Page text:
Additionally, MAF physicians are now required to obtain their patients’ “employment information and business activities” over the past five years, as well as “any social, community, recreational or other activities by the Retired NFL Football Player outside the home around the time of the MAF Examination, whether these activities have changed over the five years preceding the date of the MAF Examination and, if so, how they have changed.”
The NFL likes to tout the success of the settlement by advertising that it has already paid out $645 million in claims — a significant amount of money that’s nearly what the league planned to spend for the entire 65-year period of the agreement. However, the primary reason that total amount is so large is because individual pay-outs for advanced diseases such as death by CTE, ALS, and Parkinson’s have been higher than expected.
Meanwhile, retired players suffering from dementia — a Level 1.5 of Level 2.0 neurocognitive impairment, according to the settlement — are being systematically excluded from the approval process, despite the fact that they were initially expected to make up a sizable proportion of the settlement’s beneficiaries.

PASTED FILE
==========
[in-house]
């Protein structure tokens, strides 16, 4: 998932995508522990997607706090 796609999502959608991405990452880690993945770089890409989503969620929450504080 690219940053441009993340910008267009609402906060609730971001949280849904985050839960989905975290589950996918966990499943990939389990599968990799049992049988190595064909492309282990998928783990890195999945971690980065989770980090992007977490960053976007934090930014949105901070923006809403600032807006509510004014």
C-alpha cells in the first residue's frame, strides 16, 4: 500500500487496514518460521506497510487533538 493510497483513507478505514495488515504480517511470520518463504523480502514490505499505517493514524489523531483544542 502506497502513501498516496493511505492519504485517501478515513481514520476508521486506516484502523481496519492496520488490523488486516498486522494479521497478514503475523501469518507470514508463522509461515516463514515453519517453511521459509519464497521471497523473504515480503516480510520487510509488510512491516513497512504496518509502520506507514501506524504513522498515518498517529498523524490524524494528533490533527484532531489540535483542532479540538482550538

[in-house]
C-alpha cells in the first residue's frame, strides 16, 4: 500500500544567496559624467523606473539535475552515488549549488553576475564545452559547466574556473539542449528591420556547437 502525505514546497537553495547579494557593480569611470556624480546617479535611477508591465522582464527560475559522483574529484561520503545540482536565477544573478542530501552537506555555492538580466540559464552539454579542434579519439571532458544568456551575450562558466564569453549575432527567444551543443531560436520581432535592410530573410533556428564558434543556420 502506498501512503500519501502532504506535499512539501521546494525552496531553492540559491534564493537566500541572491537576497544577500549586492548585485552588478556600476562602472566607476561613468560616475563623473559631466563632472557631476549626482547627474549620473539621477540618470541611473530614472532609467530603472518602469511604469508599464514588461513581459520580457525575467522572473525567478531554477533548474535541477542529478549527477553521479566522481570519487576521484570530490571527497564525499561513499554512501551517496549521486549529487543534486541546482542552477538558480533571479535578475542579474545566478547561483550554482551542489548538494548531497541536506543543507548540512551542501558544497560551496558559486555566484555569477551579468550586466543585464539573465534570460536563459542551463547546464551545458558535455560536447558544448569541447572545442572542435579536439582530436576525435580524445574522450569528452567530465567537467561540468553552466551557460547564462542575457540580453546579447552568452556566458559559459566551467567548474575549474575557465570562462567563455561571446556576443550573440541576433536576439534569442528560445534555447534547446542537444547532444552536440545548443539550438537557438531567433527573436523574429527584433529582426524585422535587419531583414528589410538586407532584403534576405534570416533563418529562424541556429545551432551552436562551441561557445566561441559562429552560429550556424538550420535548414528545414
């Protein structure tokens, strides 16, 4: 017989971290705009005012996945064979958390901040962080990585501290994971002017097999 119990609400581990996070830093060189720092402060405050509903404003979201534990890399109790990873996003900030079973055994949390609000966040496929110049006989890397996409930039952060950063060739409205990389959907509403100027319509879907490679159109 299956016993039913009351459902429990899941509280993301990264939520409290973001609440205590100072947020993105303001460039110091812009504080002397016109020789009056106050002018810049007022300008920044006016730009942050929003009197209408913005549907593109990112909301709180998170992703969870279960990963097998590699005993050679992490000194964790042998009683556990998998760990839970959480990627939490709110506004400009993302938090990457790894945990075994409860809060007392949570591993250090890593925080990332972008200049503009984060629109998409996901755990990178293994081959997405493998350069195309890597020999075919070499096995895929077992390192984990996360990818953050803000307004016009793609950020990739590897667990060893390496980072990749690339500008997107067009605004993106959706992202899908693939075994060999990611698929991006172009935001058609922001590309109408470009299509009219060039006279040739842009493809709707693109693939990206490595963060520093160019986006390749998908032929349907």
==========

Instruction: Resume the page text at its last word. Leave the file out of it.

According to the most recent report, only 12.9% of the Level 1.5 and 2.0 claims have been paid out, compared to 59% of the CTE claims, 64.8% of the ALS claims, 50.6% of Alzheimer’s claims, and 63.6% of Parkinson’s claims.
Lubel said that touting the $645 million figure occludes the real problem: The large number of retired players who are currently struggling and unable to get the assistance the settlement promised.
“It doesn’t do anything for the remaining guys that have not qualified yet, they’re left out in the cold,” he said.